Posted 11th February 2014 | 20 Comments

Network Rail denies Dawlish plan

NETWORK RAIL has denied reports that it has chosen another rail route through Devon, avoiding the vulnerable coastal stretch through Dawlish.

Damage to the Great Western Main Line caused by storms in south Devon will take some time to repair. Network Rail now says the link is unlikely to be restored beforre April, and the number of flights between London and Cornwall will be doubled from tomorrow.

But the company has denied a BBC report which claimed that the former Southern main line through Dartmoor via Okehampton and Tavistock had been selected for reopening, providing an inland alternative between Exeter and Plymouth.

A  Network Rail source commented to Railnews: "I think there have been a few assumptions here, and they are not true."

In a statement about the former Southern line, Network Rail said: "It was closed in the 1960s and the land was sold off and built on. It would require substantial engineering, including new bridges and viaducts, before a new line could be constructed.

"While it is right to look at the alternatives, our priority now is to resume rail services to Devon and Cornwall as soon as possible. We will take forward a professional study on this once the current situation is resolved, engaging business, local authorities, communities and the rail industry in the advantages and disadvantages of alternative routes. 

"In addition, we plan to develop a strategy and scheme that will provide increased levels of resilience to marine erosion as part of the Western Route Climate Change Adaption Plan by 2019. Implementation is currently planned for 2019 to 2024."

Parts of the former Southern line are still in use, from Plymouth to Bere Alston and from Exeter to a point just past Okehampton. In addition, there are plans to restore a further section from Bere Alston as far as Tavistock.

Other possible routes avoiding Dawlish are the restoration and upgrade of a former single track line which closed to passengers in 1958, or a completely new railway. The Great Western Railway bought land for such a line in the 1930s, but the scheme was interrupted by the outbreak of war and the land was resold by British Railways after nationalisation in 1948.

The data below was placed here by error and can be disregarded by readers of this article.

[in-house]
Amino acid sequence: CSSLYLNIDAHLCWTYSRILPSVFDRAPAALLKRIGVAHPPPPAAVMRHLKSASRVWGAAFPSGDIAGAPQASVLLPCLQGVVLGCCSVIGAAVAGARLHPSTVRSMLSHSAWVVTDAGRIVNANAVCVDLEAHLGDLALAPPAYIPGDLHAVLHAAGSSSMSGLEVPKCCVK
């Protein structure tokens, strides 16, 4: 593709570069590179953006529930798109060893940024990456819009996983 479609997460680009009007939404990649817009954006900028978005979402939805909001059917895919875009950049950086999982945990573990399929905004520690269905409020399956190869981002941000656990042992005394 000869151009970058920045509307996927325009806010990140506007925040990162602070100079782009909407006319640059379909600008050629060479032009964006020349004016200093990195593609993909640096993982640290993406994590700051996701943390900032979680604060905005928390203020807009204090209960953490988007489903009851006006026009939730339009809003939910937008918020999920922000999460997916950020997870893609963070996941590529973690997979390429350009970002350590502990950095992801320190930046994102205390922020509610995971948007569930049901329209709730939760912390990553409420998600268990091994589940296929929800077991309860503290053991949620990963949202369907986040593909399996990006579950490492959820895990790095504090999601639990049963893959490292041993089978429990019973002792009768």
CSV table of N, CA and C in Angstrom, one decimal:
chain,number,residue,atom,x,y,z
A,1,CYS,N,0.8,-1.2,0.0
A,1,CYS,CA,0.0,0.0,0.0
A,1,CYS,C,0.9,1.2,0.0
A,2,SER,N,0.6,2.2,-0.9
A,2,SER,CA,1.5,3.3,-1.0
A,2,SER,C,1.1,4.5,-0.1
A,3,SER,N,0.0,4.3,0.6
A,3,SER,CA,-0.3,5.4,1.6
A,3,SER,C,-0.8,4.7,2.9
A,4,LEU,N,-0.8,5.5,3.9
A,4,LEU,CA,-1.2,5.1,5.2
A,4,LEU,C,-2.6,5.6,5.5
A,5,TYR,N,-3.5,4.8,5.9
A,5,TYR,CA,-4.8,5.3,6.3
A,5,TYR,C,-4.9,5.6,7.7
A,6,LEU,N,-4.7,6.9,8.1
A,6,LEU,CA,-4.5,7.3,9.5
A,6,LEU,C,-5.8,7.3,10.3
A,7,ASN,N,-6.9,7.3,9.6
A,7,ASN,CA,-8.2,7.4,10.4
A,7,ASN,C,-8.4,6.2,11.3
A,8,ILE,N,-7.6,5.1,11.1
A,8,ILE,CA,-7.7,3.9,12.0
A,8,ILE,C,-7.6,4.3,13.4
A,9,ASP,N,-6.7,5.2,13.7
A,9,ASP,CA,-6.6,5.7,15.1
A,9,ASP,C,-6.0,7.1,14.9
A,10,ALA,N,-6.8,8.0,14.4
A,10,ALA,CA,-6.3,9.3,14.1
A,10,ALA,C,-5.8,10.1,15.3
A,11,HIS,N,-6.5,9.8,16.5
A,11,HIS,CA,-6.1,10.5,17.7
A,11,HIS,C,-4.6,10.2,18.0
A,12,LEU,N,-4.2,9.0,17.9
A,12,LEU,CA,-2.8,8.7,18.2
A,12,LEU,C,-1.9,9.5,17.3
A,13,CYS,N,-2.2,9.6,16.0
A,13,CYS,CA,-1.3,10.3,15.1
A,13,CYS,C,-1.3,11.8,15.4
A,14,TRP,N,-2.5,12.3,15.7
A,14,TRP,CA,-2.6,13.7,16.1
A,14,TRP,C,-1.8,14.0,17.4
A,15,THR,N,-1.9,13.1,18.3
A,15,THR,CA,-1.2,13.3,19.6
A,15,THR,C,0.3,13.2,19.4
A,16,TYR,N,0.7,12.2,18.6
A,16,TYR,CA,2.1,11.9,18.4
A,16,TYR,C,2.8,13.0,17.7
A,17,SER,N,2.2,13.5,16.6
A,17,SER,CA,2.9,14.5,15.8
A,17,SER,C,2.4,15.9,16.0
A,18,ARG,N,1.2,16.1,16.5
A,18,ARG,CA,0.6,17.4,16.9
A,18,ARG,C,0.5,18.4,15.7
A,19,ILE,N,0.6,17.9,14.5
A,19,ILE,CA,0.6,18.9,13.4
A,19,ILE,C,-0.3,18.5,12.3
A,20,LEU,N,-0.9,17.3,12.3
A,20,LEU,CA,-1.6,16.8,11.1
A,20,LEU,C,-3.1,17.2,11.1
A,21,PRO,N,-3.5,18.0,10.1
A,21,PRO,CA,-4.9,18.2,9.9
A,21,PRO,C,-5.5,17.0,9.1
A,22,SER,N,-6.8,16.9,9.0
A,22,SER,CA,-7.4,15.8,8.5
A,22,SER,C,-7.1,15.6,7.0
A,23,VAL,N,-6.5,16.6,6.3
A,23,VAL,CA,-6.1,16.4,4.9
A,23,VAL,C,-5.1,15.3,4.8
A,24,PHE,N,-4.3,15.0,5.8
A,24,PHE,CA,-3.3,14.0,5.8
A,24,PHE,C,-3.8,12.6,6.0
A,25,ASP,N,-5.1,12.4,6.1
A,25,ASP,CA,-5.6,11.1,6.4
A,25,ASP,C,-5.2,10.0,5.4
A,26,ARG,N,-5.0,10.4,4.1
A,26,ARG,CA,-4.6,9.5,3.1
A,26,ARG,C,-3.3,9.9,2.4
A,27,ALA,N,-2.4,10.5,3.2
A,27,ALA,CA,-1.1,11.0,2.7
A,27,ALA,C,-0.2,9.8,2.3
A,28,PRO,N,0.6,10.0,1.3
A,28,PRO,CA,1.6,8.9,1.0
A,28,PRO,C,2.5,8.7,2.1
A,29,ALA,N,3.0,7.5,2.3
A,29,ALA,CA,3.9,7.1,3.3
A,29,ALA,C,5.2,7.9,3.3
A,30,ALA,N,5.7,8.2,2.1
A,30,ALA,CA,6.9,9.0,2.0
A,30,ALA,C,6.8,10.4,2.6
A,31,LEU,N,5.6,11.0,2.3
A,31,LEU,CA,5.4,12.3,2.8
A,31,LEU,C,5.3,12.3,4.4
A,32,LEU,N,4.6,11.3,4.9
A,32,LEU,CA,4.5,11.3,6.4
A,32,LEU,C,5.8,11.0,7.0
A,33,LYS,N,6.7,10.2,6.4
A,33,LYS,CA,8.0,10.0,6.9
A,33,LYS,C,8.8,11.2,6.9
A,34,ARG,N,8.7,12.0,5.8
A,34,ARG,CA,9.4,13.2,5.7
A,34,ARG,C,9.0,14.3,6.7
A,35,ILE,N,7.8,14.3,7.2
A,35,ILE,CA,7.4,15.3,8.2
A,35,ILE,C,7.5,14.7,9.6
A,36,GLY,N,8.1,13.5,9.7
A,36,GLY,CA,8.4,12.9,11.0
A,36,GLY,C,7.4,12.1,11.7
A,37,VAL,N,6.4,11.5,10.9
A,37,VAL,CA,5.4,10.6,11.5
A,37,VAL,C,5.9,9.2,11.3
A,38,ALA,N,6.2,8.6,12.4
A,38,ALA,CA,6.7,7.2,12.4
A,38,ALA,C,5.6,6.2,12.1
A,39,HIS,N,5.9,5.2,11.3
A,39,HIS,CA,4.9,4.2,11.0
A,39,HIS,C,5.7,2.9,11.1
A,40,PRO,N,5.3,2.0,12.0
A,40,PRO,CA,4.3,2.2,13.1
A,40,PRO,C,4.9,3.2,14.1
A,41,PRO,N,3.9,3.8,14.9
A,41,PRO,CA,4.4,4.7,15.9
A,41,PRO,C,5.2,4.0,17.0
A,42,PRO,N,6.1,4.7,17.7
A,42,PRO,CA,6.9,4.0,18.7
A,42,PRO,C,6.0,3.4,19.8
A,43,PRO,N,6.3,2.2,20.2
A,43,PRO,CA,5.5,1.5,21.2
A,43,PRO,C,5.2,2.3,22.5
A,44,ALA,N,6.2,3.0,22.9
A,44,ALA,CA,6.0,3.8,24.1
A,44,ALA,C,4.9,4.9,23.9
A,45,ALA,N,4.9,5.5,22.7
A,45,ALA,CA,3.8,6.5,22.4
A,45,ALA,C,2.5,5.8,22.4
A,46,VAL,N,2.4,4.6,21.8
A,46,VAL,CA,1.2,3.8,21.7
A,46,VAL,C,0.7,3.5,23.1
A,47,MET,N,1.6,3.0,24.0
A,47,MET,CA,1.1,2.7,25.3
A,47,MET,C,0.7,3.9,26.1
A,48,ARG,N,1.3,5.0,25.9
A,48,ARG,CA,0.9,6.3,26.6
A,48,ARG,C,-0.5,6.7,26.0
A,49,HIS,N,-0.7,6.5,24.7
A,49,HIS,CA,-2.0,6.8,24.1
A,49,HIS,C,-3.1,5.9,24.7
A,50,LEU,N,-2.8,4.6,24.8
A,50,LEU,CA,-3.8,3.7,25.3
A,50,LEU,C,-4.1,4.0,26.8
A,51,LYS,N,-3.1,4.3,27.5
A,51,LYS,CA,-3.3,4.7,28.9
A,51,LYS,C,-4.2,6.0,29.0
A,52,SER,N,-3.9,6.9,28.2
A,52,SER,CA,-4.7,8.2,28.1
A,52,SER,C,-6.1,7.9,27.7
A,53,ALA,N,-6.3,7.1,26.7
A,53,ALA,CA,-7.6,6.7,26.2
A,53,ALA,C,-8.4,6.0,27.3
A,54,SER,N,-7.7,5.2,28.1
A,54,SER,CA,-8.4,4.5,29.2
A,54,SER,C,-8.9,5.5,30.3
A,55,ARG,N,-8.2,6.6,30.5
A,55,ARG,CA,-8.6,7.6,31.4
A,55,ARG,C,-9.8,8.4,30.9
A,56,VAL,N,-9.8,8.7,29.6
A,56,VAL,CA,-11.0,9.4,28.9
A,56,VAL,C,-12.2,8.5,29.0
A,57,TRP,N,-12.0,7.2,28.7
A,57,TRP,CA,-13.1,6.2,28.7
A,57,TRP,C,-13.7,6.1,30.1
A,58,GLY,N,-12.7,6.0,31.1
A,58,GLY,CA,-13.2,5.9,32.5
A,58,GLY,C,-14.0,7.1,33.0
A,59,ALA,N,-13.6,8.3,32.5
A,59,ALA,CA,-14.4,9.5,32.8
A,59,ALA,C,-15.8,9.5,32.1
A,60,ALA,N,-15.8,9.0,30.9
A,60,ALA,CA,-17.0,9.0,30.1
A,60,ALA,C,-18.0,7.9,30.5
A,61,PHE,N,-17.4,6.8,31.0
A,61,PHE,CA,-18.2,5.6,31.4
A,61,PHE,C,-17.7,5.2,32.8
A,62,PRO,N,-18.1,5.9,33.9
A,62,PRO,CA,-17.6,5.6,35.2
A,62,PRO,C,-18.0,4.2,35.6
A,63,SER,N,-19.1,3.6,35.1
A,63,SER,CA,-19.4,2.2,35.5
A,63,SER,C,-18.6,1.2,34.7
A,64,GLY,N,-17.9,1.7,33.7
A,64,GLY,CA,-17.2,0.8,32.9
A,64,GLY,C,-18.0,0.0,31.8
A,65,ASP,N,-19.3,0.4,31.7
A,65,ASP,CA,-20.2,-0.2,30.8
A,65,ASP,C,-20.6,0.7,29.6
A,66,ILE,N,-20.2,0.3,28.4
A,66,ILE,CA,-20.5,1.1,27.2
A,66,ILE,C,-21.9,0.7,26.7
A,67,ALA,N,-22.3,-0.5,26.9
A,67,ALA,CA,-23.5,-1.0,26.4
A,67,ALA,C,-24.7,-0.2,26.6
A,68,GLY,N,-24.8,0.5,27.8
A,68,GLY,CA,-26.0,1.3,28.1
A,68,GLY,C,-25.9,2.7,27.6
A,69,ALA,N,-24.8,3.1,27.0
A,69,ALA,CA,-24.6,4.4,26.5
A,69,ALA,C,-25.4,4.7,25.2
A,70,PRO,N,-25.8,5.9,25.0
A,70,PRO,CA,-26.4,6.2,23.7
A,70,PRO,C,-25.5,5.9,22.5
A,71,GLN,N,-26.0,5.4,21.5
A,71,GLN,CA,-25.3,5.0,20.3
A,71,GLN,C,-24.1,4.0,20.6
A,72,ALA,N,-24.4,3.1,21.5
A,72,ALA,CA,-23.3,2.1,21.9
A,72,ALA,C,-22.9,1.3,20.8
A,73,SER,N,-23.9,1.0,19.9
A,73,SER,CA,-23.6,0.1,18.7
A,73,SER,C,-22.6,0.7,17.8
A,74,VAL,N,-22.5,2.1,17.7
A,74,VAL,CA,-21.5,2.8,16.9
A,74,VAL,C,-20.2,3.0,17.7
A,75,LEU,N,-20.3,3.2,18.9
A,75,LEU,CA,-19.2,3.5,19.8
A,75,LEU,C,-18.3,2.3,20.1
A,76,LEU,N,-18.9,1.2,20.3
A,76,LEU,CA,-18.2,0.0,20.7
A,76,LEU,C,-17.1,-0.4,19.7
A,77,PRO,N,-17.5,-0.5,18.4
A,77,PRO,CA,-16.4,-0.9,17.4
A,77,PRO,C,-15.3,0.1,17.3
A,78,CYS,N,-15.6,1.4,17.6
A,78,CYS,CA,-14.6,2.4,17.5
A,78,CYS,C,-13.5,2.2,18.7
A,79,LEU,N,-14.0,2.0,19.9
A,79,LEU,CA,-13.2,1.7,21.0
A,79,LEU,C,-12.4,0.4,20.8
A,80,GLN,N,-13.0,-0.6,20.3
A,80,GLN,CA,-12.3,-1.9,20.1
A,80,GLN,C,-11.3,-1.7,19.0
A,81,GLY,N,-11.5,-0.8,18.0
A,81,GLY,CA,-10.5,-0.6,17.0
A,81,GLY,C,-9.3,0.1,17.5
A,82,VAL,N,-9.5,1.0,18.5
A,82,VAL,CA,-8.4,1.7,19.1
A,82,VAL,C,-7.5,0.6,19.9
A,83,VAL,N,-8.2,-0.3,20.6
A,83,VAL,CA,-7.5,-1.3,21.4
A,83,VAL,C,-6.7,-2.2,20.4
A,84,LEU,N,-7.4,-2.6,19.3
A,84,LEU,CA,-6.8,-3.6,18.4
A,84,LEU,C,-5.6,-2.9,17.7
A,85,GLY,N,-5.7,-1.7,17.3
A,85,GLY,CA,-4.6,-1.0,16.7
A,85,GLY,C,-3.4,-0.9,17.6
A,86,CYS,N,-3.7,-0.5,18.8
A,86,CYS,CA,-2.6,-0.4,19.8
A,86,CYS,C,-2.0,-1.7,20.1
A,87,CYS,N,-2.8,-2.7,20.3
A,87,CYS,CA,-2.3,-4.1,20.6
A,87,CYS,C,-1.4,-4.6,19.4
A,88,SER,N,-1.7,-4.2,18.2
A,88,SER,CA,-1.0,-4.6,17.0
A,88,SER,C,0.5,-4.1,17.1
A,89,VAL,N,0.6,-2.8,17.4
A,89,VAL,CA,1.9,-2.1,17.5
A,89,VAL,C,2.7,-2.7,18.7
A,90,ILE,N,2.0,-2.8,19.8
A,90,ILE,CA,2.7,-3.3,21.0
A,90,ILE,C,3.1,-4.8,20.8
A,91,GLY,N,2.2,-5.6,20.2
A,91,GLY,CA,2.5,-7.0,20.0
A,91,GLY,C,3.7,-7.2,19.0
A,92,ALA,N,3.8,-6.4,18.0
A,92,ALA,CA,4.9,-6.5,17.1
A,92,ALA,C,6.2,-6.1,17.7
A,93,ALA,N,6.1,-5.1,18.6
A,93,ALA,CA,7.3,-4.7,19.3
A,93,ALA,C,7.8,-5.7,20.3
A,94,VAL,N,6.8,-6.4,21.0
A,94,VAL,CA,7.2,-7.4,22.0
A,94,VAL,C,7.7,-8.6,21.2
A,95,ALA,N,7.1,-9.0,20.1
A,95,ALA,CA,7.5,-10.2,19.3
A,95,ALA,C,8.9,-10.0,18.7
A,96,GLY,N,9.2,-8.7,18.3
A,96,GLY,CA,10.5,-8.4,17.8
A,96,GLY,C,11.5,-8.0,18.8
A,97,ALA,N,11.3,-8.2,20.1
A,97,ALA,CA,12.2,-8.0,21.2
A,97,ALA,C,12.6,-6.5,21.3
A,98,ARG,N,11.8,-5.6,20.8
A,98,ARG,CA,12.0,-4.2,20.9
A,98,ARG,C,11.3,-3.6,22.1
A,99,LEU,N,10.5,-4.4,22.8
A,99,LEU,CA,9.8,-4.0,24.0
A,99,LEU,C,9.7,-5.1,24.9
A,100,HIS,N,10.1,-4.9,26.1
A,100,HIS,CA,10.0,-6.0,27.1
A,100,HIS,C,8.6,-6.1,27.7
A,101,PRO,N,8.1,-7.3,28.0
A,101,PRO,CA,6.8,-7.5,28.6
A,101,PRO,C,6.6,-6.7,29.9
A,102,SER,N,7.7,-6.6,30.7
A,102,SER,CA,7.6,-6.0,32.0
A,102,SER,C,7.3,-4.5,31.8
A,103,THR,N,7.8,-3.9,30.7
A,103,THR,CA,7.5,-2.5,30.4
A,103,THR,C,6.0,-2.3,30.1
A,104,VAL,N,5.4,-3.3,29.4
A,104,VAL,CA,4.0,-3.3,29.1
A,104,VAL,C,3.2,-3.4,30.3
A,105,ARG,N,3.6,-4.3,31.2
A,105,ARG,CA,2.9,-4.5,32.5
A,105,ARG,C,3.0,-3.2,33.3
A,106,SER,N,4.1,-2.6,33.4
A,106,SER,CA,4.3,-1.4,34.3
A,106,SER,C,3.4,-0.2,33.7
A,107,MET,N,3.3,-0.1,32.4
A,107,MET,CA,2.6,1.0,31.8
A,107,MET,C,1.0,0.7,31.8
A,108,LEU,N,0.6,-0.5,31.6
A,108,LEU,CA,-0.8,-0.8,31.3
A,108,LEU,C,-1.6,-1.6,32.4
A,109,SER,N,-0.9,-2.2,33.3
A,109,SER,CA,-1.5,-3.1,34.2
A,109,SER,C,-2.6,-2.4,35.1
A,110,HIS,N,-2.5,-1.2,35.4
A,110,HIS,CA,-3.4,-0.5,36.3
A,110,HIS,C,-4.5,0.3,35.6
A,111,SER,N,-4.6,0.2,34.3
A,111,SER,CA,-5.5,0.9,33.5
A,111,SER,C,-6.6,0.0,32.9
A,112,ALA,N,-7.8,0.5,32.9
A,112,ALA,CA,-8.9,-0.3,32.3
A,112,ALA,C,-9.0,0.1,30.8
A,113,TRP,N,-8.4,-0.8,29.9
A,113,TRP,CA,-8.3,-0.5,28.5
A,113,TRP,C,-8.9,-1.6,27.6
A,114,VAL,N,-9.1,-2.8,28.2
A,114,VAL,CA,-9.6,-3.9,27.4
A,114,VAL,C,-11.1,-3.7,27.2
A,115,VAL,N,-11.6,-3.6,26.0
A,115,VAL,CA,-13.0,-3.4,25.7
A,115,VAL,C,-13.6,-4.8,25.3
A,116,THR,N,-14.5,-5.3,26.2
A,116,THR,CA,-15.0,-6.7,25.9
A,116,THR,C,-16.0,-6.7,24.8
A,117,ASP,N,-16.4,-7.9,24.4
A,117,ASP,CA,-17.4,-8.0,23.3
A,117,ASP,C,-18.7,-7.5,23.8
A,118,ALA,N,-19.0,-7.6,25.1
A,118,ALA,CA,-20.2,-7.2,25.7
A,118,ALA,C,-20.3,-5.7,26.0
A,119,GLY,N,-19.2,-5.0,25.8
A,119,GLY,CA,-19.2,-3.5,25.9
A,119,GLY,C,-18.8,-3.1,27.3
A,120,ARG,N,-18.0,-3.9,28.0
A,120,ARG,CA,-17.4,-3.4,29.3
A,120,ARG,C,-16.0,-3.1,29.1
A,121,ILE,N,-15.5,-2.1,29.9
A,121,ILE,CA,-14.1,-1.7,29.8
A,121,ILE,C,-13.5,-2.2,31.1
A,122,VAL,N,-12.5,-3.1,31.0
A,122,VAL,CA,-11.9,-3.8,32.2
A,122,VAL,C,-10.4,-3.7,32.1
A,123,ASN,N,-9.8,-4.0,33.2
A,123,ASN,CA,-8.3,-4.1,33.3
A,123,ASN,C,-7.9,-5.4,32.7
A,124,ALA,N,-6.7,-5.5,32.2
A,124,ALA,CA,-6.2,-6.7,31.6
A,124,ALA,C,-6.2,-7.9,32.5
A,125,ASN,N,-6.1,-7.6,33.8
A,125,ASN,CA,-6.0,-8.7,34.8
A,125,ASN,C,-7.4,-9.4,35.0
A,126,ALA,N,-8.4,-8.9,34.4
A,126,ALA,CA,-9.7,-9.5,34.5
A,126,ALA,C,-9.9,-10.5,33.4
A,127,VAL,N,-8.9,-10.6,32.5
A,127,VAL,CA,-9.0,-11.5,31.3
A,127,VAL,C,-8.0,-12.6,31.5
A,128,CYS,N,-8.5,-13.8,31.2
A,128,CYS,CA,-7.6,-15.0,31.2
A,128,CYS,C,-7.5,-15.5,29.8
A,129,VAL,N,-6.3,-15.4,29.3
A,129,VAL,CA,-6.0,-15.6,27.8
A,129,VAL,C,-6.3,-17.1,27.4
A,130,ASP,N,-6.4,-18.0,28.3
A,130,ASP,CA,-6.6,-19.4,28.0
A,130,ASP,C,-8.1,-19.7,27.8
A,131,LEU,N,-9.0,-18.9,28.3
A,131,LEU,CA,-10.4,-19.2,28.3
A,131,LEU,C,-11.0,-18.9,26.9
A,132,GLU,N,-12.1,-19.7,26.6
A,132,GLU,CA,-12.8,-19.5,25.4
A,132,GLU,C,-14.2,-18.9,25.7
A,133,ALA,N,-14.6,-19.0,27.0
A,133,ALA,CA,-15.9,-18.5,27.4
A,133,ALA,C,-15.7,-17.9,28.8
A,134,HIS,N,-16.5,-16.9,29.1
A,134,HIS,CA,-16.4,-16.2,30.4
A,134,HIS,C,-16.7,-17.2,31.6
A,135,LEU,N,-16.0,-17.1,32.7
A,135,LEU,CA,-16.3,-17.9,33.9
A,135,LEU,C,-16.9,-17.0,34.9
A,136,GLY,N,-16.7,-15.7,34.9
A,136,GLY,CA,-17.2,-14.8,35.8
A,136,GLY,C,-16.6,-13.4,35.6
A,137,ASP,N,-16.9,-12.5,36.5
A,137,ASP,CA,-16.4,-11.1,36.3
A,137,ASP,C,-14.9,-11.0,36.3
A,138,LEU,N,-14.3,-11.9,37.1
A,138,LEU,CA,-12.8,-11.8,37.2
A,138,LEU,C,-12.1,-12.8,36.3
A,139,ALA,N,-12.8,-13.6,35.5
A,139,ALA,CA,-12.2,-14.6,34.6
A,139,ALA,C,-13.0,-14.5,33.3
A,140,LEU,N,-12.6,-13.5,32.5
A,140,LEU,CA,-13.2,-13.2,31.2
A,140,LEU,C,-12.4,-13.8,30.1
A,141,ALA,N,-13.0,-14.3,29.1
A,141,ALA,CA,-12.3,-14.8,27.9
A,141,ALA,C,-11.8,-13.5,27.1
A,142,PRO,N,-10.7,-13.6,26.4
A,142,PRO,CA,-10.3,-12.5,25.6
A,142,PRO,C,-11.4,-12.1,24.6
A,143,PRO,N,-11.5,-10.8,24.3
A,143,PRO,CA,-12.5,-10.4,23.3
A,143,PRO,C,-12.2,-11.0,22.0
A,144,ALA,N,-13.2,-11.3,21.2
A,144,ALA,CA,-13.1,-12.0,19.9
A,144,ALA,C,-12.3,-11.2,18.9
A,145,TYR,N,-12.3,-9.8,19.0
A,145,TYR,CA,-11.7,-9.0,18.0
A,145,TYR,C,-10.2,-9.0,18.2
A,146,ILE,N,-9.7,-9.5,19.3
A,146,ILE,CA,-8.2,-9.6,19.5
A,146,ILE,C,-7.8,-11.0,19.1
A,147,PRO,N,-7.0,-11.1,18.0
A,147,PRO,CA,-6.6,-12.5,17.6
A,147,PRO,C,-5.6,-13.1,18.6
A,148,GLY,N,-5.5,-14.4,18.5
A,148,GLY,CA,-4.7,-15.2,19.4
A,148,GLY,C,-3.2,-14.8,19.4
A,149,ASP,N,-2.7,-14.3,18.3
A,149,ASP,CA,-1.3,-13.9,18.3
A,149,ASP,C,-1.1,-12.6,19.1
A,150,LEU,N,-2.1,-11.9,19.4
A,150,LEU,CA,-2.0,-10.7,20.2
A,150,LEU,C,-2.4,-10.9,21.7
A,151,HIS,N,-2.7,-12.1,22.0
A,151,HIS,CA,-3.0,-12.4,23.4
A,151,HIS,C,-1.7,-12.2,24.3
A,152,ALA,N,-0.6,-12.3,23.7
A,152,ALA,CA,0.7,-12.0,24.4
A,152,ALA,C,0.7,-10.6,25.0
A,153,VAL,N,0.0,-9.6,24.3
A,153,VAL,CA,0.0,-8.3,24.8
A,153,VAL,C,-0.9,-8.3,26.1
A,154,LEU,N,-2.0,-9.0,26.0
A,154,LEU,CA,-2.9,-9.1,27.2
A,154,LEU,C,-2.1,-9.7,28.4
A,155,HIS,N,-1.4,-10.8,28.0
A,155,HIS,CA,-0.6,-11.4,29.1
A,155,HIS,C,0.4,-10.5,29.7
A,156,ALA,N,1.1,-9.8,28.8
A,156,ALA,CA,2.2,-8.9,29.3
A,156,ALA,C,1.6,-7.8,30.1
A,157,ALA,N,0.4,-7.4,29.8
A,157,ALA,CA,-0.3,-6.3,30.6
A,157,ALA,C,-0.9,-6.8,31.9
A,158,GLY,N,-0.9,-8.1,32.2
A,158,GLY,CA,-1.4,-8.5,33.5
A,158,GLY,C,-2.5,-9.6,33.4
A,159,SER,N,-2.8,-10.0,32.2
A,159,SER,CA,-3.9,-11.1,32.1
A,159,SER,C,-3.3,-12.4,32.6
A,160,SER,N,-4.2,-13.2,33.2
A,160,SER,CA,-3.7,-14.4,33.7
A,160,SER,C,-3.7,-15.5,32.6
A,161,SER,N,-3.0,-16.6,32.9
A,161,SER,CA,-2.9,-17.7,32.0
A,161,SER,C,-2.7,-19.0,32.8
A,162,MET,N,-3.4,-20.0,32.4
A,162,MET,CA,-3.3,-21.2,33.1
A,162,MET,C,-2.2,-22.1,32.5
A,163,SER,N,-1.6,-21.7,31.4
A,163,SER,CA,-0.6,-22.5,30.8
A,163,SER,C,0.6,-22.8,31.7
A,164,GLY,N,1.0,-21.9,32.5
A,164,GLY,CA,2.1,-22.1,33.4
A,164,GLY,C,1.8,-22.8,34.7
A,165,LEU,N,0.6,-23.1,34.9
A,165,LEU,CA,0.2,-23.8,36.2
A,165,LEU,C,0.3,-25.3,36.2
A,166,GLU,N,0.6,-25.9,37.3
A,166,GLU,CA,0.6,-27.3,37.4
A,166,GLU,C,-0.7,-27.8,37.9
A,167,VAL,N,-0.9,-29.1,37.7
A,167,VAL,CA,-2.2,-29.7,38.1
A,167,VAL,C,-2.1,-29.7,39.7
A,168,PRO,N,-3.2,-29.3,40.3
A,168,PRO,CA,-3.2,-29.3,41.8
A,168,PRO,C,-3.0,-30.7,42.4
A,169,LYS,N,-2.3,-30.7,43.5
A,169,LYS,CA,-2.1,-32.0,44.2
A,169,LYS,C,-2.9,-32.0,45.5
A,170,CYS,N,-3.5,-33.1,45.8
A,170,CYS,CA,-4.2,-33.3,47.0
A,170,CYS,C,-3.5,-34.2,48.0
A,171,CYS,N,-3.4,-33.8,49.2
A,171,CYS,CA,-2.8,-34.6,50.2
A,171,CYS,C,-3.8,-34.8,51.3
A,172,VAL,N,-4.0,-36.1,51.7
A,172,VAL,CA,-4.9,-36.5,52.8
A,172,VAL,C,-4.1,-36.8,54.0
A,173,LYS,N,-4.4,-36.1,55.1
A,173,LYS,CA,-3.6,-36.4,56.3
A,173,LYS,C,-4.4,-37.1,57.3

Reader Comments:

Views expressed in submitted comments are that of the author, and not necessarily shared by Railnews.

  • Chris Wakeling, Cullompton

    Just further proof, if any were needed, that yet again Beeching got it wrong!

    In many instances, not just the Okehampton line, if decent roads had been substituted for the disused track beds perhaps the rest of the UK infrastructure wouldn't be in such a chaotic mess- the old S&D route from Bath to Poole (A350) being another classic example - it's not just the connections from the capital to the south west that have been lost at considerable inconvenience to the now increased local populace!

    As an accountant of over 30 years experience, as I see it, it doesn't take an Einstien to work out that the cheapest and easiest solution would be to upgarde/reconstruct the Okehampton route between Exeter and Plymouth.

    Motive power on through trains is often changed at both of these centres and as the majority of trains are multiple units with driving facilities at both ends anyway the argument against the need for reversing the direction of travel as an inconvenience doesn't hold water (pardon the pun as flooding is the problem!).

    An further added advantage to reopening this route would be the possibility at a later stage of reopening, perhaps just on a seasonable basis, some of the other branch lines that also derived traffic from this line: places like Bude, Launceston and Torrington for example.

  • Chris Clarke, Truro

    For the benefit of people in Newton Abbot and Torbay, an inland route from Heathfield to Exeter would be more preferable than having to go to Plymouth, then via Okehampton to Exeter and beyond. Hopefully this will happen. However it would be good if the Okehampton route is re-instated too.

  • rhys davey, rugby

    it would be instructive in the light of intensive speculation to have some costings for the various options currently being touted. given the downright lies regarding railrevenues as submitted during the beeching plan, i suggest these figures owe nothing to government sources. r.n. davey

    (Giving evidence to the Commons Transport Committee a few days ago, Mark Carne of Network Rail suggested that reinstating the Okehampton/Tavistock route could cost 600/700m. I don't think anyone has tried to put a price (at least, not from an official source) on a new avoiding line, or upgrading the Heathfield (Teign Valley) route.--Editor.)

  • harry worth, salisbury